In case you missed the news via other channels, I am now an assistant professor at the University of Colorado’s Department of Information Science. This makes me a brand new professor in a brand new department in a brand new college. I’ll save my customary advice post for a later time, but suffice it to say that there’s a fractal nature to the perception of social order: if becoming a graduate student made you realize your undergraduate TAs were more-or-less faking it, then the same holds for the transition from graduate student to faculty member. If you want to see the results of my faking it in class, check out the repo that will contain all syllabus, slides, and lab notebooks for my Peer Production and Crowdsourcing seminar class.

One of the roles that I am most excited to fill as a professor is that of an advisor. I come out of a “lab” culture characterized by team collaboration and shared credit, informal peer mentorship, rapid iteration, promiscuous use of theories and methods, cumulative scholarly contributions, and common working space. This is different from other academic models that prioritize single authorship, one-to-one advising, detailed planning, methodological or theoretical purity, concentrated scholarly contributions, and more autonomous work. There are risks and benefits in either culture, but my experience with the former gives me the confidence to adopt the model and select applicants who want to collaborate in that context.

If you are not currently enrolled in a graduate program, applying for the NSF Graduate Research Fellowship program before the October 25 deadline this fall is an extremely compelling signal that you’re taking your application seriously enough to be planning ahead, applying for external funding, framing a research program, etc. If you are interested in applying to work with me and eligible for the GRFP, please get in contact at (change “4”s to “a”s) before October 11 so that I can give you feedback.

I have a few different projects in various stages of disarray I’m looking to admit Ph.D. students as funded research assistants and junior collaborators. There are several different Ph.D. programs at CU Boulder for which students can apply: the majority of our current students from Information Science, Computer Science, or the ATLAS program. The application deadlines for these are as early as December 7, 2016 to be admitted and start in the Fall 2017.

Applicants should have working knowledge and project experience working with programming/scripting for data analysis in R or Python. If you have worked through some O’Reilly data analysis books or taken some data science classes on Coursera and can point me to a blog post or GitHub repo where you’ve shared preliminary findings from your data analysis project (e.g., networks of songs in movie trailers), that’s exactly what I’m looking for! I primarily use methods from network science, machine learning, natural language processing, time series, and sequence analysis to understand the structure and dynamics of online collaboration. I am very open to junior collaborators mixing these methods with ethnography, interviews, critical design, surveys, and experiments.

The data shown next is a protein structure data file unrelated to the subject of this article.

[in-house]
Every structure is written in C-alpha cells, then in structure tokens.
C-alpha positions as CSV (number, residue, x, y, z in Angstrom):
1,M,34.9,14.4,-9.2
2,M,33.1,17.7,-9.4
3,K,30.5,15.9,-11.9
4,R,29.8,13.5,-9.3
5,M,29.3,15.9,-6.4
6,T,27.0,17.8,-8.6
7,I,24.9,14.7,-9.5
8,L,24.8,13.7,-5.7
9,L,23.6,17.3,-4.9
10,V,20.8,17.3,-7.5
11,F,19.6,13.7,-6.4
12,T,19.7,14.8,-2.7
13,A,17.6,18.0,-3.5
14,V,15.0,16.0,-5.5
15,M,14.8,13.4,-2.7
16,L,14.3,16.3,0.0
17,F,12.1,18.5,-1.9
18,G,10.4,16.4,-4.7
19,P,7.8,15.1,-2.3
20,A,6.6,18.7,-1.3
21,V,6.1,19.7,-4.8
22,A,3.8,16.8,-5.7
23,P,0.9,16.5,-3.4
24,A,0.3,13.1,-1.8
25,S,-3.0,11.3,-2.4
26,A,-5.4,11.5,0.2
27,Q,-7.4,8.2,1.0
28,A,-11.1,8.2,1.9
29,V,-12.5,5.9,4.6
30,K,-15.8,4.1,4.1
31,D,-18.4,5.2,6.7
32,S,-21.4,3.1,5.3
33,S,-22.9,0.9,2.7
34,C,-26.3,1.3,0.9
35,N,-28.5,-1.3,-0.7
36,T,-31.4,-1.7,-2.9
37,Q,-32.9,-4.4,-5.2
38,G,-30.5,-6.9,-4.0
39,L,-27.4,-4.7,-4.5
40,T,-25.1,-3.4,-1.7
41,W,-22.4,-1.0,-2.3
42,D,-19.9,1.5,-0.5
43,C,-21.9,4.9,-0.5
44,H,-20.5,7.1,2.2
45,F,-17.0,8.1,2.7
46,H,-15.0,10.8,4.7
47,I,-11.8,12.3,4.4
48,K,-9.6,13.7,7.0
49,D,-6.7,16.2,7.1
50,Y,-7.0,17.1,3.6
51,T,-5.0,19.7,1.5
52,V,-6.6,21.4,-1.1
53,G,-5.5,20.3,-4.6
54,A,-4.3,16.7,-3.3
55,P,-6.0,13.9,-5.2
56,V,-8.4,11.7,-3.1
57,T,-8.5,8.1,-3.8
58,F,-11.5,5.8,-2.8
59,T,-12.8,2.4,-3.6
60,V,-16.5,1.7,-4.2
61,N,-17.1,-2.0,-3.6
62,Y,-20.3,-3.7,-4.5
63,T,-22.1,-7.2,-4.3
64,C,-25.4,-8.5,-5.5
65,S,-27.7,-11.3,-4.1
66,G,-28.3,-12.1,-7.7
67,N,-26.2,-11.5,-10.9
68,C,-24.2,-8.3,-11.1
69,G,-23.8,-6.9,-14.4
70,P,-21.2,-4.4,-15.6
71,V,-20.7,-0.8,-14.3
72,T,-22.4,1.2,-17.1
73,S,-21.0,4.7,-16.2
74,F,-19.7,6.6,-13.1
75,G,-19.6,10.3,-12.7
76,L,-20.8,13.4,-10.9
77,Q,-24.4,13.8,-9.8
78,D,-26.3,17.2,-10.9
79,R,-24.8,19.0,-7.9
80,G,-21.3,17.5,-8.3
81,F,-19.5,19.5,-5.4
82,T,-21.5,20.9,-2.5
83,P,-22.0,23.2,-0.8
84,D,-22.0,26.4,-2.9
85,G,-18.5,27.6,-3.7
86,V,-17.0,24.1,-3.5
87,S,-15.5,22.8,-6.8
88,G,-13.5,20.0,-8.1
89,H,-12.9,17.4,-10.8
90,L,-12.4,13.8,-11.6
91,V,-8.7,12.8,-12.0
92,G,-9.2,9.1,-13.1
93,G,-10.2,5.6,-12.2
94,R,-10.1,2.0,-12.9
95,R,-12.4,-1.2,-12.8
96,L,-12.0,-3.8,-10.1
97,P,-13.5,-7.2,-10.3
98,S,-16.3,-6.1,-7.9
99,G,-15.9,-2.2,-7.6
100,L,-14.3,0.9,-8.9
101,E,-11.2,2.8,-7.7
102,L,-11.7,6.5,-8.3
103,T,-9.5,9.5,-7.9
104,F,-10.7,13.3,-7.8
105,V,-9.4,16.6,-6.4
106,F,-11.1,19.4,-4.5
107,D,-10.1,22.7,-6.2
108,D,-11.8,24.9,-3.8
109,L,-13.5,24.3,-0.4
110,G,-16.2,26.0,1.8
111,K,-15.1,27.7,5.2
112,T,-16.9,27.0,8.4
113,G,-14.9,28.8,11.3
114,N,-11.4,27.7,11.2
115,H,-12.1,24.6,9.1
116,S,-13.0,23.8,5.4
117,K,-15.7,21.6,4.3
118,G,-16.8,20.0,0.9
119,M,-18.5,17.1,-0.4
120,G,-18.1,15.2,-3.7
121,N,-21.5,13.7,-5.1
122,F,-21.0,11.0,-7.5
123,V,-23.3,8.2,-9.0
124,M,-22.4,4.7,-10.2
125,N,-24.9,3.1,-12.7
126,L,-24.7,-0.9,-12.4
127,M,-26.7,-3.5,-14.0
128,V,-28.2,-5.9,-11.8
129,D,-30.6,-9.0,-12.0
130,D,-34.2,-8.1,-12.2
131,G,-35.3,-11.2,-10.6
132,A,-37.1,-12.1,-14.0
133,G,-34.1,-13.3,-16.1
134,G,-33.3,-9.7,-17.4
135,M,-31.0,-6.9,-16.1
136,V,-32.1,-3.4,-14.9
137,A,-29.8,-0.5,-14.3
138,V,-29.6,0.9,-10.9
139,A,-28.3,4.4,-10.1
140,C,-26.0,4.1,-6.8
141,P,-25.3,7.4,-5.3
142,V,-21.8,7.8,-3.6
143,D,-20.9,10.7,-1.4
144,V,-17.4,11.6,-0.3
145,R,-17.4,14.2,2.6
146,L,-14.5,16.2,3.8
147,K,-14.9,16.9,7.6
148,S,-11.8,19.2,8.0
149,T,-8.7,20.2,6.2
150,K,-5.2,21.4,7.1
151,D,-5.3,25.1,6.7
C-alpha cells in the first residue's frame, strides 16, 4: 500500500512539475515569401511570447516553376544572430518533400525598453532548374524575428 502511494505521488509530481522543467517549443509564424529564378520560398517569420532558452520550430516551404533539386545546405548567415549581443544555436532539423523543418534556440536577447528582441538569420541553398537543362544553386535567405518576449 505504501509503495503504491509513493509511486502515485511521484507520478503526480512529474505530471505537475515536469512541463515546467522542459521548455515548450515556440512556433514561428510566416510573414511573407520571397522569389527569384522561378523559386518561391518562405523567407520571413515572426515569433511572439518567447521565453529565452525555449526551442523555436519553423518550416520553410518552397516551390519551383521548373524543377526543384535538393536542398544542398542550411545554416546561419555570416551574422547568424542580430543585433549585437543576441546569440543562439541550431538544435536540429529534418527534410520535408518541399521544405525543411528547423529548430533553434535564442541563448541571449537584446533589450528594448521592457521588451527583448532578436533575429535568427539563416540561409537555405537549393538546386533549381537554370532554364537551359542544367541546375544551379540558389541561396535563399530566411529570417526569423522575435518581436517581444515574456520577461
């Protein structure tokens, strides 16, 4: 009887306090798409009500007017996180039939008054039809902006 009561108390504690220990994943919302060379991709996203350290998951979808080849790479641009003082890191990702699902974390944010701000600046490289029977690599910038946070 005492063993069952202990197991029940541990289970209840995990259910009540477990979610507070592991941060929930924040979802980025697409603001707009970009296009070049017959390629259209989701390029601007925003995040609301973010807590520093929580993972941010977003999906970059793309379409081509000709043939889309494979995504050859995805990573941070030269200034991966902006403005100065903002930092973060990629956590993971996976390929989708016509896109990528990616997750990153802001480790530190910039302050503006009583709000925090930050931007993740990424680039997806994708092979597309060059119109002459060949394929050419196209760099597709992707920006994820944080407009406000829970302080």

• Sequence analysis. A major new direction for my work is to understand how behavioral sequences can be a unit of analysis for understanding online collaboration. Applicants familiar with Markov chains, Viterbi reconstruction, finite state machines, sequence similarity and classification, or frequent pattern mining from streaming data, bioinformatics, or other domains would be amazing.
  • Social bots. How can social bots be used in conjunction with field experiment methods to rapidly and ethically conduct online experiments? I’m particularly interested in the role that social bots could be used for challenging online misinformation.
  • Forecasting and prediction. What features can be mined from online behavioral traces to forecast and predict economic, political, and cultural events? Identifying influential users, evidence of insider knowledge, and aggregating data across platforms are all exciting and productive areas for research.
  • Second screening. How does social behavior change when we are all watching the same event? My previous work has looked at changes in Twitter behavior during the 2012 U.S. Presidential election and 2014 World Cup.
  • Teamwork in online games. My early research examined cheaters in MMOGs and I have also become interested in analyzing online battle arenas like League of Legends to understand team assembly dynamics and non-verbal communication.
  • High-tempo online collaboration. How do people rapidly self-organize to collaborate and share knowledge? I’ve primarily examined this in the context of English Wikipedia, but there are many opportunities to extend this work into other linguistic and cultural contexts, across other platforms, and examine the consequences of participating in these collaborations for on-going community engagement.
  • Data-driven journalism. What lessons do Wikipedians writing about current events have for creating new models for journalism and public accountability? I am interested in developing tools and evaluating models for recruiting social media users to collaboratively surface and write-up information from large and complex data sets.

If you are interested or know of potential applicants that are interested in any of these topics as part of a future Ph.D. program, please encourage them to get in contact with me at (change “4”s to “a”s).